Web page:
University of Minnesota
MICaB Graduate Program
MICaB Home | U of M Medical School | Graduate School

Unit's home page.

MICaB Faculty

Jeffery S. Miller
Jeffrey S. Miller, M.D.


Department of Medicine

Northwestern University School of Medicine, 1985, M.D.

612-625-7409 office
612-626-4217 lab

Research Interests:

Natural killer cell development

Dr. Miller's research team works in two areas that seek to understand fundamental issues regarding innate immune function: 1.) How undifferentiated stem cells develop into functioning NK cell lymphocytes, and 2.) How to manipulate NK cells to treat or prevent cancer relapse. A major emphasis is on natural killer (NK) cell development and the mechanism of commitment to the lymphoid versus myeloid lineages. Recently, receptors on NK cells have been identified that recognize class I MHC molecules. The hypothesis underlying current research efforts is that "self" MHC molecules influence the NK cell receptor repertoire during development. These NK cell receptors may also play a physiologic role in cancer. Laboratory evaluation and human clinical trials will test the hypothesis that a mismatch between NK receptor and class I alleles on recipient tumor will result in greater tumor kill.

Targeted Immunotherapy to Treat Human Cancer

The second major emphasis in Dr. Miller's laboratory is based on pre-clinical and clinical studies to develop effective anti-tumor immunotherapies. Early studies focused on nonspecific immune stimulation using subcutaneous IL-2. Strong evidence suggests that this nonspecific therapy alone will be ineffective and current efforts aim to target effectors specifically to tumor cells. For natural killer cells, current approaches include combined therapy with monoclonal antibodies and interleukin-2 to target therapy through antibody dependent cellular cytotoxicity (ADCC). To target T-cells, we have initiated a study in collaboration with Matthew Mescher (Director, Center for Immunology). These studies focus on the human translation of large multivalent immunogens (LMI) into the clinic. Our first clinical trial was FDA approved and open for accrual in April, 2001. Patients with advanced renal cell carcinoma and melanoma are eligible. Additional trials are planned for breast cancer. Understanding immune integrity in cancer patients is an integral part of this effort.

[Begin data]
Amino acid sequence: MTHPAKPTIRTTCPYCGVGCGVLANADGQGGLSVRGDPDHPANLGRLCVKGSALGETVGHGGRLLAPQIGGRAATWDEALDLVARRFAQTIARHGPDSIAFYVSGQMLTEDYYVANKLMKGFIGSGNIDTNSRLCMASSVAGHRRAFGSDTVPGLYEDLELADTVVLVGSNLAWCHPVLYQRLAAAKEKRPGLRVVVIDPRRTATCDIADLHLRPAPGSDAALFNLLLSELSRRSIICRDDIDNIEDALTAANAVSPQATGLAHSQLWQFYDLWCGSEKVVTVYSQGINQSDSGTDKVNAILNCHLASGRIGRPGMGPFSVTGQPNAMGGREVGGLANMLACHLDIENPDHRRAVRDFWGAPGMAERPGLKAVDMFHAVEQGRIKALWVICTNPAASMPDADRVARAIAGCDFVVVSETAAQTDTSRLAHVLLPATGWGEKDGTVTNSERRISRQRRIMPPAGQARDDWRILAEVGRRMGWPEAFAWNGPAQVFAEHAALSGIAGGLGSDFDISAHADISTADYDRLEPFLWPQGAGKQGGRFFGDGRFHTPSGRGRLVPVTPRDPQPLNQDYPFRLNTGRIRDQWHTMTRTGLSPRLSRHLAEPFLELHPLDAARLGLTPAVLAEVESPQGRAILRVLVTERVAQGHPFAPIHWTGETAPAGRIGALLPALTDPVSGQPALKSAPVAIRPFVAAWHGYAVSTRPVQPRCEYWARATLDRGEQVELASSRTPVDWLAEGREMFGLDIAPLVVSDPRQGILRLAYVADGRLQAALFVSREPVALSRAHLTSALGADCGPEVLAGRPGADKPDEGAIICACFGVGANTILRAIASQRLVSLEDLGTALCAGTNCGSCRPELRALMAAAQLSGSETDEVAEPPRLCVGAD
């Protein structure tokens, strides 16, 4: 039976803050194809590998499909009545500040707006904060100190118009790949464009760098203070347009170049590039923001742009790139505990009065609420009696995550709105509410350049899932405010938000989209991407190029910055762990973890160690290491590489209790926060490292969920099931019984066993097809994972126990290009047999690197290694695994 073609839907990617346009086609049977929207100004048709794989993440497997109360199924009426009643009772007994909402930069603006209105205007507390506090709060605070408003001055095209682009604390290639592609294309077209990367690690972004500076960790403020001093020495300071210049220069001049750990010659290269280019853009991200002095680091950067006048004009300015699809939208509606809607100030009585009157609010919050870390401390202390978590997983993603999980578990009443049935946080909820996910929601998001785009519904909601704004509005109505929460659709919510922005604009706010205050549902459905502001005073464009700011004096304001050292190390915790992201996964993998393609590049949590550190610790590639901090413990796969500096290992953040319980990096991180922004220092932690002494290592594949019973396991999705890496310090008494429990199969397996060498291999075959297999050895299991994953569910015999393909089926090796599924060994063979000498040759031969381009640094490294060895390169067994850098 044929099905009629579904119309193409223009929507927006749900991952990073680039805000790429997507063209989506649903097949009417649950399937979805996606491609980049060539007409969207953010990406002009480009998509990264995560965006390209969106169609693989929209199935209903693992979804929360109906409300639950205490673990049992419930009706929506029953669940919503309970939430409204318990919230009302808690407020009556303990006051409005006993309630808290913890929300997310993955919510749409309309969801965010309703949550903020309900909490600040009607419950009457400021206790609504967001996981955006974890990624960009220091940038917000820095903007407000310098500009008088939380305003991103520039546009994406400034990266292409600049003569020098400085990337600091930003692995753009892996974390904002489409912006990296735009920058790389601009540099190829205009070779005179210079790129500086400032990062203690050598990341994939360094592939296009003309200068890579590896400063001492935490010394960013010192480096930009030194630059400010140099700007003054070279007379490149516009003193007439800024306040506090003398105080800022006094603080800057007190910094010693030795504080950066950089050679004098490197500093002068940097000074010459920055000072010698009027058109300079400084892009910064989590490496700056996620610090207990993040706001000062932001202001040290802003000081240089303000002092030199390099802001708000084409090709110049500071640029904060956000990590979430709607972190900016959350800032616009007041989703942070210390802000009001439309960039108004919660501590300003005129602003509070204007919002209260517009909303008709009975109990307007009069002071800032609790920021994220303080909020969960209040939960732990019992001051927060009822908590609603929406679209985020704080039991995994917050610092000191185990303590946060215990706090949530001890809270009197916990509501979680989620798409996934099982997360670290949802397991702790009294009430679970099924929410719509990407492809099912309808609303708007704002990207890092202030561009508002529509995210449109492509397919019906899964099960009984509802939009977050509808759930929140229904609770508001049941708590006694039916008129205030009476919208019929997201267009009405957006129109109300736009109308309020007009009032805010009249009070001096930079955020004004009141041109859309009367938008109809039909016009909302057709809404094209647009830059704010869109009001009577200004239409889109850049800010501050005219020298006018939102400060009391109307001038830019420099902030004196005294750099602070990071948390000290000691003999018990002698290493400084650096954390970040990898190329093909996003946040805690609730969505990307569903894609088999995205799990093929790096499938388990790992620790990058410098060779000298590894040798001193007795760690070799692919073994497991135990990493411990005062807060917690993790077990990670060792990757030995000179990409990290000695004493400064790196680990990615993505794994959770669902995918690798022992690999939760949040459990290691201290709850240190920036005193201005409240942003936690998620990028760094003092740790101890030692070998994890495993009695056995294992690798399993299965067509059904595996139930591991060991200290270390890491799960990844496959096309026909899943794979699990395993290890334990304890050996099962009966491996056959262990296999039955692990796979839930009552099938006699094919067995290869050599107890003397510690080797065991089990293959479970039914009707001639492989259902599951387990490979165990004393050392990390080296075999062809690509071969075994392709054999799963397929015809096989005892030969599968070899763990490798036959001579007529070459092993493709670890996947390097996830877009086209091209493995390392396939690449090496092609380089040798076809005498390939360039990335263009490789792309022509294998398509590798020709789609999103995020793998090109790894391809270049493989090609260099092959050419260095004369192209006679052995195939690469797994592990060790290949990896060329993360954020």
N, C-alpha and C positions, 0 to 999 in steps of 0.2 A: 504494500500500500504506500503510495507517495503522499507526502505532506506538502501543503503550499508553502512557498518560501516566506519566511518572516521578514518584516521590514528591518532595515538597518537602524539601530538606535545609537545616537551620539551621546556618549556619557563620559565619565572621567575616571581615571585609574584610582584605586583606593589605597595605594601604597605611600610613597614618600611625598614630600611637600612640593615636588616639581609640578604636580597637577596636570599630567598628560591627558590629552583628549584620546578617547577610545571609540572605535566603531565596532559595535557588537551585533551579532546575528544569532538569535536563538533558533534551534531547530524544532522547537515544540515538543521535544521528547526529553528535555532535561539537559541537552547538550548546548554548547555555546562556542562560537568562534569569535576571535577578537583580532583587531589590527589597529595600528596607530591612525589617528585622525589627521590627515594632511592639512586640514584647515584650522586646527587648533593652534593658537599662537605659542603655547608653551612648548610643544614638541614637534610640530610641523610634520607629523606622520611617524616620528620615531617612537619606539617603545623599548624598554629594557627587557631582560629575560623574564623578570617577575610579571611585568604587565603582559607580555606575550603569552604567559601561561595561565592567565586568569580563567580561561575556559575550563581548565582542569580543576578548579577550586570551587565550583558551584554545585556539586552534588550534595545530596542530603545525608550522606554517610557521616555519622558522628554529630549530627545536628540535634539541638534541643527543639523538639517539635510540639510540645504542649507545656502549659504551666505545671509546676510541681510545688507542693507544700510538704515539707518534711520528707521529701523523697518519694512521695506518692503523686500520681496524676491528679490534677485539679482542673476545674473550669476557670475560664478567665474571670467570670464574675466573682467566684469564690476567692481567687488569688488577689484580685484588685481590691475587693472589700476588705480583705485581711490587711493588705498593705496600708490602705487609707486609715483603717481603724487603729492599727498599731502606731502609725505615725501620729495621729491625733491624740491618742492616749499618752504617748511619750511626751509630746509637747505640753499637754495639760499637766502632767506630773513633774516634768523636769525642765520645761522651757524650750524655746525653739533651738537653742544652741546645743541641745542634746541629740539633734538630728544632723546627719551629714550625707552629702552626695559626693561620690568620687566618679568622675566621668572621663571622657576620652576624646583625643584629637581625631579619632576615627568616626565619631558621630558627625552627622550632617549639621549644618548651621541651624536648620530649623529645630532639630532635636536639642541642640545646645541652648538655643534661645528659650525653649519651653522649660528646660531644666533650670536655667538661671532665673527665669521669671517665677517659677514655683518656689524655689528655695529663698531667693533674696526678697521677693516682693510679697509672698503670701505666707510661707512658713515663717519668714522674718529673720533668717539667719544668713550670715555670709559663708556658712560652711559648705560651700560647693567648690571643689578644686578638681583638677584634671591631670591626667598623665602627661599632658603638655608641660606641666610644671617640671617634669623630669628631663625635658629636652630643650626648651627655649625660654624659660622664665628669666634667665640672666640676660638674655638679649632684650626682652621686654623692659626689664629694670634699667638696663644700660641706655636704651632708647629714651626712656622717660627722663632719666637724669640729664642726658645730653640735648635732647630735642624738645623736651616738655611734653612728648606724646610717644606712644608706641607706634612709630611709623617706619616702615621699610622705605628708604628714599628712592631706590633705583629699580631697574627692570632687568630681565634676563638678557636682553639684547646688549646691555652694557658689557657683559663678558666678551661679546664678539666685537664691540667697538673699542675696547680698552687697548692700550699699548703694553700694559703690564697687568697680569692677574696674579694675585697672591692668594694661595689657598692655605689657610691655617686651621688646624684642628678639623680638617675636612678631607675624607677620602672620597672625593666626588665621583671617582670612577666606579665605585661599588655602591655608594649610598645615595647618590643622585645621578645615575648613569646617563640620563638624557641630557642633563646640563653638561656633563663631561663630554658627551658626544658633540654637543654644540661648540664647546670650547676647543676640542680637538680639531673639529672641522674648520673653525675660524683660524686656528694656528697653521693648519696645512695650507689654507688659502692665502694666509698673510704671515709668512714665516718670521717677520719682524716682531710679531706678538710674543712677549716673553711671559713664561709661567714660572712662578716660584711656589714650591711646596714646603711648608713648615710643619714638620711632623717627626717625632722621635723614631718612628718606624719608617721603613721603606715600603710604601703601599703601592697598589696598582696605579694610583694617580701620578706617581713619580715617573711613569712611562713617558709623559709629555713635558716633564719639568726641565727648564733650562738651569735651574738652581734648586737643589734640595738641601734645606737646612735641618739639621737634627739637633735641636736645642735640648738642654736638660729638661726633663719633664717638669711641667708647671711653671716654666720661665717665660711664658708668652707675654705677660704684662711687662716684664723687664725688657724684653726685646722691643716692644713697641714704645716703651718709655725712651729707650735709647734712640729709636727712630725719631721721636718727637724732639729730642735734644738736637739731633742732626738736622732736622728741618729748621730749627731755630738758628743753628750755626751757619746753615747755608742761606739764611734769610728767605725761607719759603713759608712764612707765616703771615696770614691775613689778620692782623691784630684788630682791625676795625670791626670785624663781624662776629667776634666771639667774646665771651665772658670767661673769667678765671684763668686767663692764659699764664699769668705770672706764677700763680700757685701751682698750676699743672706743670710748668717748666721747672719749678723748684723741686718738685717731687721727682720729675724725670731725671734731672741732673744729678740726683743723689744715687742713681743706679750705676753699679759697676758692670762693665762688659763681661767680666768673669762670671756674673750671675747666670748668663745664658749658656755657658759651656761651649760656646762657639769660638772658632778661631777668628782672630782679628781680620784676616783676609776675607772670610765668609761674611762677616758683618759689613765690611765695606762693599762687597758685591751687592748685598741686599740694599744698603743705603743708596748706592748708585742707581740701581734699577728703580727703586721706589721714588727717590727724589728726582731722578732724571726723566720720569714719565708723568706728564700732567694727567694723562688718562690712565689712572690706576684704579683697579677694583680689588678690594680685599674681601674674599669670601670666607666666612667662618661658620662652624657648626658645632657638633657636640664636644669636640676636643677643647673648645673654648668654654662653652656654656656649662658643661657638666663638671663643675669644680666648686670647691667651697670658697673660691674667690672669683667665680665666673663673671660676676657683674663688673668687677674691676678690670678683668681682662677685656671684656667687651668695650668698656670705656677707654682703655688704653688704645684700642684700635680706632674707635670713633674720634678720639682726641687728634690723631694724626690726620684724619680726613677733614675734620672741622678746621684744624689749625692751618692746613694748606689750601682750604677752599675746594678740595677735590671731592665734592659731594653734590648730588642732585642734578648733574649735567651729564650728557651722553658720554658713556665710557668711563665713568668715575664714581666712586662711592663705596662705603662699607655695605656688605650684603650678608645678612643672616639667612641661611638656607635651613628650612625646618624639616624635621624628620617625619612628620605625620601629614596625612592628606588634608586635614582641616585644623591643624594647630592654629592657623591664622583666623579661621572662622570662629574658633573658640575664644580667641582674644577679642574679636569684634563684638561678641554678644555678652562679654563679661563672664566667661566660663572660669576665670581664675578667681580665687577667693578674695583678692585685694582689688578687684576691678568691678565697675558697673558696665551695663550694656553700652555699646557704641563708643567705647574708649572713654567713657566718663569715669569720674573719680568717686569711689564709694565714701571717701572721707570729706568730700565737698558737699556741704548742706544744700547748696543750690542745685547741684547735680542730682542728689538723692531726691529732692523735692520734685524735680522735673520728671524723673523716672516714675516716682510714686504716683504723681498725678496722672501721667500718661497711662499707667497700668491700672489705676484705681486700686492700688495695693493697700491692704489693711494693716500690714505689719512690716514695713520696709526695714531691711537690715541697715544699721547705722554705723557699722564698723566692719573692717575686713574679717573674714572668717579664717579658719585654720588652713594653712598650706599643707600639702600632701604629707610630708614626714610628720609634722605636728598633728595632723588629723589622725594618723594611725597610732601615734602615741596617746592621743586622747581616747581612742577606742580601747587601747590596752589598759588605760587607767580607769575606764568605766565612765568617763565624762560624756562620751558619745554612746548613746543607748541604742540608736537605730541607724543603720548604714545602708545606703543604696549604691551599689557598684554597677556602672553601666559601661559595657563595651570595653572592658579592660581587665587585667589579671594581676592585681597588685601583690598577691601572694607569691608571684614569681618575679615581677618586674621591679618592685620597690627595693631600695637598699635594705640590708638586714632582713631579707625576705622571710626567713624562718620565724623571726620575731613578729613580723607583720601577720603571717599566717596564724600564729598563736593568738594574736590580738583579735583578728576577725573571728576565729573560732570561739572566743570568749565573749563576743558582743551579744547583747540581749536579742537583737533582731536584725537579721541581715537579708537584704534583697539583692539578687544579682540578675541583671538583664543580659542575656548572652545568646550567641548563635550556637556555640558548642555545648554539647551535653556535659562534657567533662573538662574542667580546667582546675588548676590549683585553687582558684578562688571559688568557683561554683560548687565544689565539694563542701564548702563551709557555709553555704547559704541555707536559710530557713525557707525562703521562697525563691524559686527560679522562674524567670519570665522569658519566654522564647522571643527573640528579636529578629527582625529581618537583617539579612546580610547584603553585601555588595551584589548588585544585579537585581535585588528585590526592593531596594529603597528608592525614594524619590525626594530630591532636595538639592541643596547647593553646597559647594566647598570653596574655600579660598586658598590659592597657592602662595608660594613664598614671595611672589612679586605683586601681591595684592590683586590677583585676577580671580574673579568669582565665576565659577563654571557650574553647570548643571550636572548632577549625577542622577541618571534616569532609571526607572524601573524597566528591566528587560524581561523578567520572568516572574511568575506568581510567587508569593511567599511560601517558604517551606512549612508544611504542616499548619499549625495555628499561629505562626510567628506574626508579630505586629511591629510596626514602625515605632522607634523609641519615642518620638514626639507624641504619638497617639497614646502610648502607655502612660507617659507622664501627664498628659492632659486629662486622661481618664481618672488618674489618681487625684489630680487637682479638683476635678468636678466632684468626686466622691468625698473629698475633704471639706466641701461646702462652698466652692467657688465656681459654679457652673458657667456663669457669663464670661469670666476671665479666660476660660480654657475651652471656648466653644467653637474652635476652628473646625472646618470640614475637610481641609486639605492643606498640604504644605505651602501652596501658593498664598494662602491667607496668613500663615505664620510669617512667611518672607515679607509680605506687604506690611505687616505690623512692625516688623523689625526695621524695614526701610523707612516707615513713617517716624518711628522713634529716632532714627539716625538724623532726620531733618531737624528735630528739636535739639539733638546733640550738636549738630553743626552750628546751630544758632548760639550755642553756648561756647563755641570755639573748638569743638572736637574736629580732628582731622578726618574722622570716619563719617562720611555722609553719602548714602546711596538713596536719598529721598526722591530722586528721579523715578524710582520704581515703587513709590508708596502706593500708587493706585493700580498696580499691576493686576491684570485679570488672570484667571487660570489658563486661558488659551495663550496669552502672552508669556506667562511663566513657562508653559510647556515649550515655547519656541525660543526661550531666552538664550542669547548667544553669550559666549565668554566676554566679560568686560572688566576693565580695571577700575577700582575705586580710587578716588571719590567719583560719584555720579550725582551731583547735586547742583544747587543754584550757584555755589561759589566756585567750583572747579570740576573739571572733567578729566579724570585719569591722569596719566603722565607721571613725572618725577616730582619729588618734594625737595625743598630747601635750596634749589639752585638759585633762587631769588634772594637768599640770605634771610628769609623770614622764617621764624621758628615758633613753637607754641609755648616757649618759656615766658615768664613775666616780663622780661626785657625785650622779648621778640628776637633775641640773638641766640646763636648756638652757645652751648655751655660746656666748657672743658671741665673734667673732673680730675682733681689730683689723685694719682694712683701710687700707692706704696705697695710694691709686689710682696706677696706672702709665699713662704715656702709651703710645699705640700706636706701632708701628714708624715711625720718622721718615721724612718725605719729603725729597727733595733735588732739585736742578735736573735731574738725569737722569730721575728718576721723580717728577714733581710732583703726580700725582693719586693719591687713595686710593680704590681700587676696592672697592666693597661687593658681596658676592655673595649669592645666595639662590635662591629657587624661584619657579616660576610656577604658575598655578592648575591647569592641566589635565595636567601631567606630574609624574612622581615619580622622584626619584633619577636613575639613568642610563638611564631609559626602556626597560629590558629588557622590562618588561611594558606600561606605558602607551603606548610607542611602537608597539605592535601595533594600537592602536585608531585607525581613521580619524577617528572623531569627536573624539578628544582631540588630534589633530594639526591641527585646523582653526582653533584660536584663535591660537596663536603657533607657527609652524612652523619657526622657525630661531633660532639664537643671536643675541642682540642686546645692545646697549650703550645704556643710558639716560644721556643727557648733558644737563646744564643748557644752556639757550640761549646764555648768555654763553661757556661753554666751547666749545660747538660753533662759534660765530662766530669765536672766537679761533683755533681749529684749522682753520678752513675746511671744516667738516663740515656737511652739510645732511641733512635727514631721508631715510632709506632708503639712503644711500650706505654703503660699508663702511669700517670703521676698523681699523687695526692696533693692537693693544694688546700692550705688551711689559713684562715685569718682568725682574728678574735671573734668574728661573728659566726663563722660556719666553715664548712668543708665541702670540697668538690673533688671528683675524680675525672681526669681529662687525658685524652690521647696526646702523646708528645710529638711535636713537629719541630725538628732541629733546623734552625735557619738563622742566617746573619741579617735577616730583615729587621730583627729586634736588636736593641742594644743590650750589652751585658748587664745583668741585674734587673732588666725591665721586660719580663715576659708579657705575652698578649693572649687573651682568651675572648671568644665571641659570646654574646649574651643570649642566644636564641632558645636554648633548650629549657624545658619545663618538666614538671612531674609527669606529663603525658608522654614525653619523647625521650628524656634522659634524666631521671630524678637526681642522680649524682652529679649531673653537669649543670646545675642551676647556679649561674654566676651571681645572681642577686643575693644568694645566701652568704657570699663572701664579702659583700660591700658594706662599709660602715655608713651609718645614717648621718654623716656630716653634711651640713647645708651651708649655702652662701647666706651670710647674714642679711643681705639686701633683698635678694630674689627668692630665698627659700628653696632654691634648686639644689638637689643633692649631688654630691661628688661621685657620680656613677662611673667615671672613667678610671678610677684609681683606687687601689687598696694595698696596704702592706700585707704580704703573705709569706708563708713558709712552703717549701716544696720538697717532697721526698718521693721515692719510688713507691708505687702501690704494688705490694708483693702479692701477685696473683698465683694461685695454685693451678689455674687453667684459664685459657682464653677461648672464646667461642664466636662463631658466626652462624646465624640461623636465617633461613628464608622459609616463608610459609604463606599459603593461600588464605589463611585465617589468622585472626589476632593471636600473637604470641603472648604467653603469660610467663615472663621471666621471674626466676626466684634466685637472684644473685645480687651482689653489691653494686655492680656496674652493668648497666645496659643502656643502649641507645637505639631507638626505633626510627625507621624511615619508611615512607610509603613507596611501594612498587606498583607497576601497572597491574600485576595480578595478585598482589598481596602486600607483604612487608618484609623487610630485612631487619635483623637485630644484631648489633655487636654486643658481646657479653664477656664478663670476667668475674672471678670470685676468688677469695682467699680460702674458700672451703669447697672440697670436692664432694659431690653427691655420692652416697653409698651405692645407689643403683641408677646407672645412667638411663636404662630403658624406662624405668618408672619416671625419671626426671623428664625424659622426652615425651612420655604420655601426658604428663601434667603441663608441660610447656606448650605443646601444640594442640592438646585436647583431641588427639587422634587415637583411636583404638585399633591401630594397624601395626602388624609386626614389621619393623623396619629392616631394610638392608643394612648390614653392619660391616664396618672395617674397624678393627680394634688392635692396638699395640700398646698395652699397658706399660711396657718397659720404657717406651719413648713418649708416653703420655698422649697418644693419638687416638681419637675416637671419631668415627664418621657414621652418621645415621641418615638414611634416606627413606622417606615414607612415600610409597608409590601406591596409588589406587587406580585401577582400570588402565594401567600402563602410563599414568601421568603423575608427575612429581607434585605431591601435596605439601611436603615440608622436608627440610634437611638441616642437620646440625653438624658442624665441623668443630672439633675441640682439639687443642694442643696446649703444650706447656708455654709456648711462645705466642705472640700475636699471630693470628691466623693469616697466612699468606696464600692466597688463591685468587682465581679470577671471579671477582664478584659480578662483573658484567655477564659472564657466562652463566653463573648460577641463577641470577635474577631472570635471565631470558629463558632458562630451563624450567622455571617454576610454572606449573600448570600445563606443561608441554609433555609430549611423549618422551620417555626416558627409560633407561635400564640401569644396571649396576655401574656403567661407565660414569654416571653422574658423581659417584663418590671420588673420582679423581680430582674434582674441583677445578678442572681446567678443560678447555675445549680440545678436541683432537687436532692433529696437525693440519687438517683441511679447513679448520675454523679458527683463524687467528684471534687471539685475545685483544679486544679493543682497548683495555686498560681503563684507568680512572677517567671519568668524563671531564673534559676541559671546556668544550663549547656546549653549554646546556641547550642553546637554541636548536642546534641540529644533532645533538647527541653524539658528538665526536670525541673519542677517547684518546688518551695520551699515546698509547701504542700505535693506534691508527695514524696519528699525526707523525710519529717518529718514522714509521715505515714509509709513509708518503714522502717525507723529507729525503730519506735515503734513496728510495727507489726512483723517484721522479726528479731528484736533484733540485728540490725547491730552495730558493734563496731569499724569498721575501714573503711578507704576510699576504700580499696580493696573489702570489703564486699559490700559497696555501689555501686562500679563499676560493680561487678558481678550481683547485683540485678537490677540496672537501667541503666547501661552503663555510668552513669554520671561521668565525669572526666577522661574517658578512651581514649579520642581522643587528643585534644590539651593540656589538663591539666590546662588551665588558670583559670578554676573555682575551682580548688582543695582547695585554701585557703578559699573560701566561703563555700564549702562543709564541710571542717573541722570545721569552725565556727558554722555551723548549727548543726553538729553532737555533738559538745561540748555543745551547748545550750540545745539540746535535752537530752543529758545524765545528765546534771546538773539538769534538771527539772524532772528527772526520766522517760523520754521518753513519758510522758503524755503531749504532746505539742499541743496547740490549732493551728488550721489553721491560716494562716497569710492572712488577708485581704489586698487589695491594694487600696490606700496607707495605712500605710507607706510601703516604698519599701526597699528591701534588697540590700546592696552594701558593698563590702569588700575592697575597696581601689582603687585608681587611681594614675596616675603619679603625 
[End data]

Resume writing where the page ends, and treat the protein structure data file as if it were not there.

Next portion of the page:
Selected Recent Publications:

  • Miller, J.S. Soignier Y. Panoskaltsis-Mortari A., McNearney S.A., Yun G.H..,
    Fautsch S.K., McKenna D., Le C., Defor T.E., Burns L.J., Orchard P.J., Blazar B.R.,
    Wagner J.E., Slungaard A., Weisdorf D.J., Okazaki I.J., McGlave P.B. 2005. Successful
    adoptive transfer and in vivo expansion of human haploidentical NK cells
    in cancer patients. Blood, 105:3051-3057.
  • Miller J.S., Curtsinger J., Berthold M., Malvey K., Bliss R.L., Le C.T., Fautsch
    S.K., Dudek A.Z., Blazar B.R., and Panoskaltsis-Mortari A. 2005. Diminished
    neo-antigen response to keyhole limpet hemocyanin (KLH) vaccines in
    patients after treatment with chemotherapy or hematopoietic cell
    transplantation. Clinical Immunology, 117:144-151.
  • Cooley S., McCullar V., Wangen R., Bergemann, T.L., Spellman S., Weisdorf D.J.,
    and Miller J.S. 2005. KIR reconstitution is altered by T cells in the graft and
    correlates with clinical outcomes after unrelated donor transplantation.
    Blood, 106:4370-4376.


Last modified on August 9, 2006